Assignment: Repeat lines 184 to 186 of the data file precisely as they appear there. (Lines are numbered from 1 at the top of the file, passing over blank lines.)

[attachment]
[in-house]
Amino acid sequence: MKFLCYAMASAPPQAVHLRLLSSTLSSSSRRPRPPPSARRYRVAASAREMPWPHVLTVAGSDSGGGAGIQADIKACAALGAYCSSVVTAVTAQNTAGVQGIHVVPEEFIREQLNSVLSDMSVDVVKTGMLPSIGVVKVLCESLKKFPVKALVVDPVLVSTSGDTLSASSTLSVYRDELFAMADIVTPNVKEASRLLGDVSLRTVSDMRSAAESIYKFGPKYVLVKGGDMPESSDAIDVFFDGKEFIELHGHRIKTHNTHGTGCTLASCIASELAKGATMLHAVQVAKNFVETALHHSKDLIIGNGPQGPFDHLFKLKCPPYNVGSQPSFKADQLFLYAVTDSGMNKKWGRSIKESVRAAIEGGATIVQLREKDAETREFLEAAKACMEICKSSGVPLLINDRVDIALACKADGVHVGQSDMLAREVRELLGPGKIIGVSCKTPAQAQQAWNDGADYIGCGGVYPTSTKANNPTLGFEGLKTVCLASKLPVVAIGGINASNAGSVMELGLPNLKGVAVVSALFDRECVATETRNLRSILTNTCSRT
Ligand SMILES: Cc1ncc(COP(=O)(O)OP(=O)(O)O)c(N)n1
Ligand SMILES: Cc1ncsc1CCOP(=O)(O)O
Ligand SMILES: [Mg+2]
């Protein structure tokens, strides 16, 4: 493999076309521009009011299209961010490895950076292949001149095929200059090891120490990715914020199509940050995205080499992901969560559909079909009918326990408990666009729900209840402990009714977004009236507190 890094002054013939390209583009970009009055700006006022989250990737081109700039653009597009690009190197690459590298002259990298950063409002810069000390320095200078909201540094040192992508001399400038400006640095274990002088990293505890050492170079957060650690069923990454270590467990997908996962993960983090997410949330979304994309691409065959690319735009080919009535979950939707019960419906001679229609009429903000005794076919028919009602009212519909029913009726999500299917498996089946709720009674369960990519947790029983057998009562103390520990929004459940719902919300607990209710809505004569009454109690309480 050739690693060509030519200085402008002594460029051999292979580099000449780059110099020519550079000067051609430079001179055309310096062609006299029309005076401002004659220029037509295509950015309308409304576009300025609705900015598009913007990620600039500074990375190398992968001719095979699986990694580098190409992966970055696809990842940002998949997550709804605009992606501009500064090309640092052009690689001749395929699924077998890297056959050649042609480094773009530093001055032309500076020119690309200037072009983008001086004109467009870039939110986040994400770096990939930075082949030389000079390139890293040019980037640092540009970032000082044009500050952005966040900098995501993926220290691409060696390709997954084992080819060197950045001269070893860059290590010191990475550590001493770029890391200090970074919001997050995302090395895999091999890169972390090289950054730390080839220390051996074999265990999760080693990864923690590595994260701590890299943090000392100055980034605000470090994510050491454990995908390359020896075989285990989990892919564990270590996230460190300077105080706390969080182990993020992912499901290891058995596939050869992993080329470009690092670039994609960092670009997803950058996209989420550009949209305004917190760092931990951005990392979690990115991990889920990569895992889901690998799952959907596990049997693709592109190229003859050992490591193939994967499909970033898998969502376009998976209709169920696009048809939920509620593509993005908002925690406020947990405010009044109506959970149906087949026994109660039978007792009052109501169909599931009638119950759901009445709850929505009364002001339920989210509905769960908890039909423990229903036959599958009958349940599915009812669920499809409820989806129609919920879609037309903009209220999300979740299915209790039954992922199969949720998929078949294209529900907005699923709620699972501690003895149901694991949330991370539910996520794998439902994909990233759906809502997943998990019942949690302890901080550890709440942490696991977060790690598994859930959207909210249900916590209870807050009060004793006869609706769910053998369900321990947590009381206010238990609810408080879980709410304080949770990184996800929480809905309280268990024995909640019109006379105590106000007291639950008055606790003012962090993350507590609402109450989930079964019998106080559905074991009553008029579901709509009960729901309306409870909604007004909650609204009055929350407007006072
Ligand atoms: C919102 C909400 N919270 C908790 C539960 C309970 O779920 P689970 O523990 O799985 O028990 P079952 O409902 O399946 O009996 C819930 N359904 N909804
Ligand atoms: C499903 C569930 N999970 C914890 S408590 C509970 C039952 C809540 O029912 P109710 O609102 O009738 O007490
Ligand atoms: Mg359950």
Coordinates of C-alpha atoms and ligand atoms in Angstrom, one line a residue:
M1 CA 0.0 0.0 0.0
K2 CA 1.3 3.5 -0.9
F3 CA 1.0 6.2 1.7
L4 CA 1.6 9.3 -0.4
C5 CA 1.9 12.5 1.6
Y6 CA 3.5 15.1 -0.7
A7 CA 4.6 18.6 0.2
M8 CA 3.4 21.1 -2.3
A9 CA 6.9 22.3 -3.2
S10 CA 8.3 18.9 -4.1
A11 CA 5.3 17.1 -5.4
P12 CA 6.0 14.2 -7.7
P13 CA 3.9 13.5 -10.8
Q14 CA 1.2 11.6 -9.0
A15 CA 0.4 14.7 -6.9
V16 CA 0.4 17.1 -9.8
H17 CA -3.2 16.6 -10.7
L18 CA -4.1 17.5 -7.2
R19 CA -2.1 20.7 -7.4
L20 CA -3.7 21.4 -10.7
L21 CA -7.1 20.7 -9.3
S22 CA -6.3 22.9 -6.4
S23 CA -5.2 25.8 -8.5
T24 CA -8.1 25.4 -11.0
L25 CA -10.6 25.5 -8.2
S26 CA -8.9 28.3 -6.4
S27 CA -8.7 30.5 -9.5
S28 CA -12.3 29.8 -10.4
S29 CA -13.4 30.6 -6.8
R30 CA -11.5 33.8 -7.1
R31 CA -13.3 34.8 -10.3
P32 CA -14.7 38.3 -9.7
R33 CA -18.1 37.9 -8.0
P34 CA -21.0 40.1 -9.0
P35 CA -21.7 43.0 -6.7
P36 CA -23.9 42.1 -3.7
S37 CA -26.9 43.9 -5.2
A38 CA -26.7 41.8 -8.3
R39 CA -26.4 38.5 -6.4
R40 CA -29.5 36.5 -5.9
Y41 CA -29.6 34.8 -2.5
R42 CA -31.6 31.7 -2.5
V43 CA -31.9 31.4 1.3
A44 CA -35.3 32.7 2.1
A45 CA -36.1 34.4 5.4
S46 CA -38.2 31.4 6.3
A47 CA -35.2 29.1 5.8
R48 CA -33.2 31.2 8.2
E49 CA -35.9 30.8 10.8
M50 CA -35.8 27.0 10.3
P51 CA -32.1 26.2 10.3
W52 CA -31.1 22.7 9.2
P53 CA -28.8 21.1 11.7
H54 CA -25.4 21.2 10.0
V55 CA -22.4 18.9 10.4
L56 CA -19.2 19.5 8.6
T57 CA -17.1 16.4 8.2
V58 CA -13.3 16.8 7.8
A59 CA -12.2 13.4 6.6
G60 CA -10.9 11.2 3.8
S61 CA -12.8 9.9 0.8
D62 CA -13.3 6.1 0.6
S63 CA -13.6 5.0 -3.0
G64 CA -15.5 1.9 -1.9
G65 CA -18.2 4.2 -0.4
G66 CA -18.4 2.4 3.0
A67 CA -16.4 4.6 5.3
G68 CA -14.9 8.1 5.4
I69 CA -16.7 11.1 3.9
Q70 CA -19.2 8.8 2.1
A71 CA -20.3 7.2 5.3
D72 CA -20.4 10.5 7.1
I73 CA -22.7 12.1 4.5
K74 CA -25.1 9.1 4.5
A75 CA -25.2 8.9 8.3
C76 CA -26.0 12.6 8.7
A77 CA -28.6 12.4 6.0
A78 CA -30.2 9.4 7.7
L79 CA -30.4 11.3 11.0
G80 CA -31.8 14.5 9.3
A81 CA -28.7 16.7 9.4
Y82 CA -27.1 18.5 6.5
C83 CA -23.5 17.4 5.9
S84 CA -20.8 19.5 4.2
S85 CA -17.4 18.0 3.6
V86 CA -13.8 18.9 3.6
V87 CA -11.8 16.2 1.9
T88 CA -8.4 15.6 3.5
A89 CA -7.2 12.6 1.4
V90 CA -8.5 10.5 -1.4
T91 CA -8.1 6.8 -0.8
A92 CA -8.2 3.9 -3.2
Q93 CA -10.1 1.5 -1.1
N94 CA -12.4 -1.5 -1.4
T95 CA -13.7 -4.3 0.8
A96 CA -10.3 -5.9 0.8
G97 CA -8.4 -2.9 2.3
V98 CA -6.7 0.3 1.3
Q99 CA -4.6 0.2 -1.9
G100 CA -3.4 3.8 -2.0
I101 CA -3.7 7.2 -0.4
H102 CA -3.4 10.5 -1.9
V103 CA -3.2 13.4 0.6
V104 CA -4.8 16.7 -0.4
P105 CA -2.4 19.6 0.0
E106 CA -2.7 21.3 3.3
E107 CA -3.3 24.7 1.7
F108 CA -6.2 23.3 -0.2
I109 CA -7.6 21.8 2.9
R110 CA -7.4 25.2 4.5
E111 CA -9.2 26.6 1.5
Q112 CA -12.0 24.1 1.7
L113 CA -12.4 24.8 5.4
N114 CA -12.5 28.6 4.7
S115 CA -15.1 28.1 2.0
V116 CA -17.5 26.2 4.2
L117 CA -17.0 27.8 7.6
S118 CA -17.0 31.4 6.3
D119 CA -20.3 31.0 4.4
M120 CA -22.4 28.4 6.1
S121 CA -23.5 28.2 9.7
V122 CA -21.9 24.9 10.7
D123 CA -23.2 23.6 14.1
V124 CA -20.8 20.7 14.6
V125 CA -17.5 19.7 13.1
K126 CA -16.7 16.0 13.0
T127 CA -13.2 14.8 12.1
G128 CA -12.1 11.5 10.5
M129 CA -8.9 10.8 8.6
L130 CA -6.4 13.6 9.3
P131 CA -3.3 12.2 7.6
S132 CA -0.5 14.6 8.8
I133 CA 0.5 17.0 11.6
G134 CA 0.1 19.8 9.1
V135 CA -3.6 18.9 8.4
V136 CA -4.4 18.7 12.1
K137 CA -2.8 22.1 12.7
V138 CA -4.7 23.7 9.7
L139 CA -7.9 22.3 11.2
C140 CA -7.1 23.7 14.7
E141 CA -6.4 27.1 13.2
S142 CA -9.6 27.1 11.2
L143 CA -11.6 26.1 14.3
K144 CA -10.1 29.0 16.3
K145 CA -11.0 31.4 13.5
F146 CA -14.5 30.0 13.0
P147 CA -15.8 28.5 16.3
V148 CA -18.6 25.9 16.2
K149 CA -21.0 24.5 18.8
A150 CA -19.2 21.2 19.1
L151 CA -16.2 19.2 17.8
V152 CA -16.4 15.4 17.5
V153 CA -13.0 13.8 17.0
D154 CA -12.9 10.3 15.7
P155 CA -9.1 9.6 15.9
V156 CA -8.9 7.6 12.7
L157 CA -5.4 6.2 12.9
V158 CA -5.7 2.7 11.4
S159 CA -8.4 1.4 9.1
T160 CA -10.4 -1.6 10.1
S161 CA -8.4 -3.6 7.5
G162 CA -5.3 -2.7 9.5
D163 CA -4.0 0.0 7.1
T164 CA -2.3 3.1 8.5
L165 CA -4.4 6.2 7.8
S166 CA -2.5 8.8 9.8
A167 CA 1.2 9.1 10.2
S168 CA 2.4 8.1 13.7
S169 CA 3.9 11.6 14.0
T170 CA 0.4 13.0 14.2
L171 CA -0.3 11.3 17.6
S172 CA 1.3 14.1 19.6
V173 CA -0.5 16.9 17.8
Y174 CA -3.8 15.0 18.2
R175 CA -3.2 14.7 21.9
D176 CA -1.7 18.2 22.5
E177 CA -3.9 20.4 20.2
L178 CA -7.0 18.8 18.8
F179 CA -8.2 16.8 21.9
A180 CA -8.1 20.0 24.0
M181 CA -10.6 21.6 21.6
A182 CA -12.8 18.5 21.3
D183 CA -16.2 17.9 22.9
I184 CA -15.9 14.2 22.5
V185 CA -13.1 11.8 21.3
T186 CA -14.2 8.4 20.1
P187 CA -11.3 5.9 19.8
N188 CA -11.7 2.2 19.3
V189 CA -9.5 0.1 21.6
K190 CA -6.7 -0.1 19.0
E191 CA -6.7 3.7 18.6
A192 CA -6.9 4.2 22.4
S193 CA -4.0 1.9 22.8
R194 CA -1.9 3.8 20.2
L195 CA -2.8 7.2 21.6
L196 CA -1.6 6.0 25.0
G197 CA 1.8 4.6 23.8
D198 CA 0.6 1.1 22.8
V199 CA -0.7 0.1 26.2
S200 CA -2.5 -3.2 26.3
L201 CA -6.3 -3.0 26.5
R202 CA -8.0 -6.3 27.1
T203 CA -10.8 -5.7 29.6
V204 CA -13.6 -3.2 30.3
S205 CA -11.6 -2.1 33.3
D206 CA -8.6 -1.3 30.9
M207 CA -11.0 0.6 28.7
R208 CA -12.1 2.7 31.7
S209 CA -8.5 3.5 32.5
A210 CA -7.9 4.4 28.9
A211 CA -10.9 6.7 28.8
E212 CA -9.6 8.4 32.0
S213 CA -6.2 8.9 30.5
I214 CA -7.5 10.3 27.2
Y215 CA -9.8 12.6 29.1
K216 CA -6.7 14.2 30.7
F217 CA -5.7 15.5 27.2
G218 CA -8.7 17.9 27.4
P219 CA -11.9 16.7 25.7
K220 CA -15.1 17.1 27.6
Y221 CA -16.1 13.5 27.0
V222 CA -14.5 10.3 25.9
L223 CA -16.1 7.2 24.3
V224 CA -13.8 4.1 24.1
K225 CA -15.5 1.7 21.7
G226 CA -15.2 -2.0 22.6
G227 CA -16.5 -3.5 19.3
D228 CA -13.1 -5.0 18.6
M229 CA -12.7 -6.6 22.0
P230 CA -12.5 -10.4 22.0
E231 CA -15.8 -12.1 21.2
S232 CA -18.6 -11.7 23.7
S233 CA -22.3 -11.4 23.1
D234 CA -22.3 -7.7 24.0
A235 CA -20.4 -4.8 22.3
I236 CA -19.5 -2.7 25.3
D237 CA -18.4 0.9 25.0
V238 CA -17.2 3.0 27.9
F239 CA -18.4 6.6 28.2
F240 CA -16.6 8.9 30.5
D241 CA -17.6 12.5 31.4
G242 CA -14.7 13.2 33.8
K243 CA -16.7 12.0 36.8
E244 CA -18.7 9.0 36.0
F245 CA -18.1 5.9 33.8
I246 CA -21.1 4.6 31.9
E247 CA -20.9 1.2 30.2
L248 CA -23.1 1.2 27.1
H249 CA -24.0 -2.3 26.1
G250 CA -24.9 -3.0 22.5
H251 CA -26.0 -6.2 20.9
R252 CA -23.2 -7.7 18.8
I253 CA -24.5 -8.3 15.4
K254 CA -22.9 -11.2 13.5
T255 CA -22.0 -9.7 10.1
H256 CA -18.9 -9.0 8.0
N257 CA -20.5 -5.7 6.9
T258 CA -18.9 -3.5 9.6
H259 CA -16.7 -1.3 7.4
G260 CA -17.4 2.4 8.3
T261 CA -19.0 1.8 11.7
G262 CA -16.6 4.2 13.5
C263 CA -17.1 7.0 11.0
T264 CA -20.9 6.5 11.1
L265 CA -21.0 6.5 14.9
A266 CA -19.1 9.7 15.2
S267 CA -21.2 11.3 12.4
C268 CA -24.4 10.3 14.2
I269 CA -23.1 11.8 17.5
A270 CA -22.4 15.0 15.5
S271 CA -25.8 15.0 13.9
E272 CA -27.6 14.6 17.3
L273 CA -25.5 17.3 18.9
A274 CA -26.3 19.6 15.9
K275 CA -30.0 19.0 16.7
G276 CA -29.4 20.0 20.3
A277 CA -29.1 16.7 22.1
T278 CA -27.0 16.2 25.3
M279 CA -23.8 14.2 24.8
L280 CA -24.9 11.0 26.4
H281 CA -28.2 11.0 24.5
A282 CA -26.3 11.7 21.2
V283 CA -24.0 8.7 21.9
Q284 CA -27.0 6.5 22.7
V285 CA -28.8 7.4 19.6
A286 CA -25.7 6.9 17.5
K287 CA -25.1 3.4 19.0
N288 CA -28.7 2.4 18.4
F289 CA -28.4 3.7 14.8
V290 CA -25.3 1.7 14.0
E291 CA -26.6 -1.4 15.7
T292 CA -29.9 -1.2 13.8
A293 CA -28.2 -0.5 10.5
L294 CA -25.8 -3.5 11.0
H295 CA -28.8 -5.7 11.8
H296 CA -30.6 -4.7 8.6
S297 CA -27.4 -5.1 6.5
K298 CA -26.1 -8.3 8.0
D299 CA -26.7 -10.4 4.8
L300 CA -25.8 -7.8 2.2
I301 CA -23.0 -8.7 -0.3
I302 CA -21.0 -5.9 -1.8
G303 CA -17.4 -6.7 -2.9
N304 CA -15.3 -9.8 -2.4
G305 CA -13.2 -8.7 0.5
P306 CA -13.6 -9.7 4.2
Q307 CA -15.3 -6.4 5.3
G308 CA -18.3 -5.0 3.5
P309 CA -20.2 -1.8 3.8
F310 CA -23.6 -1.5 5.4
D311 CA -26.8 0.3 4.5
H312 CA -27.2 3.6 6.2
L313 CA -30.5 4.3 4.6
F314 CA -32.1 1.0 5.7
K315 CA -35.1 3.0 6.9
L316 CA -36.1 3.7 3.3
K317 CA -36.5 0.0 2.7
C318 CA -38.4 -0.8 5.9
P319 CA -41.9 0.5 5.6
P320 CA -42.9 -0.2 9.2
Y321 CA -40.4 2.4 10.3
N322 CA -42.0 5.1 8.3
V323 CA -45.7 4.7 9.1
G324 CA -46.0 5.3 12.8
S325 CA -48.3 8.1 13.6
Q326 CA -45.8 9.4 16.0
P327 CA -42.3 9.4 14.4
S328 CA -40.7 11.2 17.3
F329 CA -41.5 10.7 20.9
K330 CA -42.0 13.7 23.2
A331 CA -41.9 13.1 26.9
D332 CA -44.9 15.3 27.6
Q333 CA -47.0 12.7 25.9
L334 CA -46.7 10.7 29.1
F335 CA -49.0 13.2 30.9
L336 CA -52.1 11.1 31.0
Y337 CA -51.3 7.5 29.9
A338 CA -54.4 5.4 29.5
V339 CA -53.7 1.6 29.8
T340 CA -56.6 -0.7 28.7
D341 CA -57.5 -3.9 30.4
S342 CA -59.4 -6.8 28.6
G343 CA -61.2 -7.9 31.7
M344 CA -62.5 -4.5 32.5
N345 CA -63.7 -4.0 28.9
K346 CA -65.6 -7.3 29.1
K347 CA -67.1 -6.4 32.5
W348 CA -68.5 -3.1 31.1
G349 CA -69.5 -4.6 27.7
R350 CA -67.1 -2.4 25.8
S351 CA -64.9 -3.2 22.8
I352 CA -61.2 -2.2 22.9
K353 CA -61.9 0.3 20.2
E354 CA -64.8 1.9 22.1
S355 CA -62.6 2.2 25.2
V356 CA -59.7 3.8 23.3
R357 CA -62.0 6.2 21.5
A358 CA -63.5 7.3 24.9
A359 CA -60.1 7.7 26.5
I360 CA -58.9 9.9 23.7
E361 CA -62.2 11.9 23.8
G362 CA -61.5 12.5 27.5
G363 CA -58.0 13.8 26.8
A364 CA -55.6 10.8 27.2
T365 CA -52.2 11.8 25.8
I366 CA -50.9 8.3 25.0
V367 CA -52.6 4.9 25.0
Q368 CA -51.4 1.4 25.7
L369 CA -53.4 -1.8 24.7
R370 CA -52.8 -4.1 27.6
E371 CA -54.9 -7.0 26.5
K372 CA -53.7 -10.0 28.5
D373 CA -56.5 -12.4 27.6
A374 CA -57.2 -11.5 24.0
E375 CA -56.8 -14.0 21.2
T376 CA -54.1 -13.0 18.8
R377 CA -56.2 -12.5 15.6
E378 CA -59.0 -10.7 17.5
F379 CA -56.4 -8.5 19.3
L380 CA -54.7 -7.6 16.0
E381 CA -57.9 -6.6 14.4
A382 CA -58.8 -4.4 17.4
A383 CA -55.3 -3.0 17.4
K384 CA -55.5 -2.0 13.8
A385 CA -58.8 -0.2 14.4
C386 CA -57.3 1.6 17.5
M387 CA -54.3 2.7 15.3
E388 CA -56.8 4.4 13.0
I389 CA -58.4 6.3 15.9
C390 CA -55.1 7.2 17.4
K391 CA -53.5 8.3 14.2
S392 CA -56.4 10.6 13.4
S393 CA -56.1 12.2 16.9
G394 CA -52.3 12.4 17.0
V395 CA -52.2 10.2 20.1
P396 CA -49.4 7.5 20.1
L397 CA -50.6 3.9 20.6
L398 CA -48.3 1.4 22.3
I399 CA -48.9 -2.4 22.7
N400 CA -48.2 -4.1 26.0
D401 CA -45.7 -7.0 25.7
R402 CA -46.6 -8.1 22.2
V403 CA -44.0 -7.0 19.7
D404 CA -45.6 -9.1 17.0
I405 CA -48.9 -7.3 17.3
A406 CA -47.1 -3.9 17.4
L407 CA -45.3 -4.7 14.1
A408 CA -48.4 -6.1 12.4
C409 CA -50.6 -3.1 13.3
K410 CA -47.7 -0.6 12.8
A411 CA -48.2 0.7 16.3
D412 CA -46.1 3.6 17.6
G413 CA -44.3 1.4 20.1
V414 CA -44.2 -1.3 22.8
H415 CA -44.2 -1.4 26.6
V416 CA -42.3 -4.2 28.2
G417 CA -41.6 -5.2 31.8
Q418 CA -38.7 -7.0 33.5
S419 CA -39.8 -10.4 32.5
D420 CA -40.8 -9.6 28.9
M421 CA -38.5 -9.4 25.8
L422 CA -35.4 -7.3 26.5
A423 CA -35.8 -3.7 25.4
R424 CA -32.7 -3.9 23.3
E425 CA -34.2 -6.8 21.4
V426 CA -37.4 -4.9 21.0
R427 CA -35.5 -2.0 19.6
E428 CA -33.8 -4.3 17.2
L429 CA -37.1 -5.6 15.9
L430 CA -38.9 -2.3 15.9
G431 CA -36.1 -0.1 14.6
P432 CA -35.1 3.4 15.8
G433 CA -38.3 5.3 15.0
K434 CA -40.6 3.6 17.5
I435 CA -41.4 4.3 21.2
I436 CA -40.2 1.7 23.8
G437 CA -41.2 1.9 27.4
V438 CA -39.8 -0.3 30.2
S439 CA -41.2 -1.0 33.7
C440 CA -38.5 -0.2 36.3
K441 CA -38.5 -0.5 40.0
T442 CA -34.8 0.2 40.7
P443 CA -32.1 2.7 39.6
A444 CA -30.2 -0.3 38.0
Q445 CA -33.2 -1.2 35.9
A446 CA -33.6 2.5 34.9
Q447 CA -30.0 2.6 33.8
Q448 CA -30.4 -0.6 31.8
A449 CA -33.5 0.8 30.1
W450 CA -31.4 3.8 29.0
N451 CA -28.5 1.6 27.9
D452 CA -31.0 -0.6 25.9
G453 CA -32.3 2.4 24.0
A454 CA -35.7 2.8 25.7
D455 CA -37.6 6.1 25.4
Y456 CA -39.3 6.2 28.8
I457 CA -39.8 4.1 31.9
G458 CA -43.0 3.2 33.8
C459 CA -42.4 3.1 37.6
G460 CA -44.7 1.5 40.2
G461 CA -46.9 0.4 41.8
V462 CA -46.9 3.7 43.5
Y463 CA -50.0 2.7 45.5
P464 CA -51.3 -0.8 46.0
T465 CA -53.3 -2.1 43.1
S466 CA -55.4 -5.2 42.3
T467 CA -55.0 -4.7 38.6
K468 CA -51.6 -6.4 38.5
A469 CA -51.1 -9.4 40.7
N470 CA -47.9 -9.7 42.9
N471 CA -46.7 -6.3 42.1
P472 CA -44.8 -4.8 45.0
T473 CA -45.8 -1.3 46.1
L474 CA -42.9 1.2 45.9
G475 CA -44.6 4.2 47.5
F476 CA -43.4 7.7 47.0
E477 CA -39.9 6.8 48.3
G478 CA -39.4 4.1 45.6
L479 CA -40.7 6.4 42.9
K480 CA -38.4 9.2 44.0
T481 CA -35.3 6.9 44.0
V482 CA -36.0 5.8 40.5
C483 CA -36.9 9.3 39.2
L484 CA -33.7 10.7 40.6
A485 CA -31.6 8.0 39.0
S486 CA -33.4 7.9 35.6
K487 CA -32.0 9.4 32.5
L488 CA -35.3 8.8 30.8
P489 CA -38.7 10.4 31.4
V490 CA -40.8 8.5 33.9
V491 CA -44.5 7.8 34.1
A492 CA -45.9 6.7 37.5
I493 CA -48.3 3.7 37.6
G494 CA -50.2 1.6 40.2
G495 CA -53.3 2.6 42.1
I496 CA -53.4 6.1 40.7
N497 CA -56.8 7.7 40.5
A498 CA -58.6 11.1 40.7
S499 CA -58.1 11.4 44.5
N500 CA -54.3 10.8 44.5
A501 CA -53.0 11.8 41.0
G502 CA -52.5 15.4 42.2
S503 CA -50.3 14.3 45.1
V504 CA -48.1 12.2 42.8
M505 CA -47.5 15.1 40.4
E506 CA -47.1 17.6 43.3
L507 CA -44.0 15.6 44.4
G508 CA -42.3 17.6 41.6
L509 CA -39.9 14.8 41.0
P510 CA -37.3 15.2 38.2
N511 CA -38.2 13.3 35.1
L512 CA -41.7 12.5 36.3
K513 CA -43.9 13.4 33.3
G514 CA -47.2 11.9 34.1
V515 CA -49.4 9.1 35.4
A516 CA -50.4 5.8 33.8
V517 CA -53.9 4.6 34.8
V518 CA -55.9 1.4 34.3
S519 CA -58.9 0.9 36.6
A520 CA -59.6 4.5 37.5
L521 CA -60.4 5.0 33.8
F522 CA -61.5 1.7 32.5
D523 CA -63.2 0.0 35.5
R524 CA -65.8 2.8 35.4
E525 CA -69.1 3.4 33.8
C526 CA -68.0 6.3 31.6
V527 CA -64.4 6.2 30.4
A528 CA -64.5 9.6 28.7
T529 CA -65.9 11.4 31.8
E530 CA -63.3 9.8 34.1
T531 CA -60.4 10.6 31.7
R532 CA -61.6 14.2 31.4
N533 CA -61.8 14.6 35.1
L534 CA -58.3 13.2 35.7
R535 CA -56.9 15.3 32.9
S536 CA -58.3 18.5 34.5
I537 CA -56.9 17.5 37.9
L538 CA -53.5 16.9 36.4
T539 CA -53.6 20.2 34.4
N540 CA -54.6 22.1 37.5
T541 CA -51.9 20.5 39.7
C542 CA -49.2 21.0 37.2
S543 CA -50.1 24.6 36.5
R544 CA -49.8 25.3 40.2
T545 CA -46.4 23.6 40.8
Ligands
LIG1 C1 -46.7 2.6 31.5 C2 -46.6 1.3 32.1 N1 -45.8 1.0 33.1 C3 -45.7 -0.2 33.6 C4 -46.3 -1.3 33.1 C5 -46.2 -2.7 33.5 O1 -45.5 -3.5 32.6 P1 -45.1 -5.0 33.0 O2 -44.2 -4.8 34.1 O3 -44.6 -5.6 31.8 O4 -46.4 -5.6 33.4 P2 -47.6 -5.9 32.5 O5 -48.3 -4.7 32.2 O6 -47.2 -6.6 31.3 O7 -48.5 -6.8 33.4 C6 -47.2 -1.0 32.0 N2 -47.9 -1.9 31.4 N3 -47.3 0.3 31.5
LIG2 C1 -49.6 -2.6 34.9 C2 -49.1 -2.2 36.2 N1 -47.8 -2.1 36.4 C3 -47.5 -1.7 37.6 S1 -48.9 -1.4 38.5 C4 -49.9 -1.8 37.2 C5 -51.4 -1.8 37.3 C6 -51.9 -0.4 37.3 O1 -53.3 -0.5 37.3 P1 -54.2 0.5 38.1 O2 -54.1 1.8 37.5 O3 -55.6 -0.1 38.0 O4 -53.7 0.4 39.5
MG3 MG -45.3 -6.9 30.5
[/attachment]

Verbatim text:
Y174 CA -3.8 15.0 18.2
R175 CA -3.2 14.7 21.9
D176 CA -1.7 18.2 22.5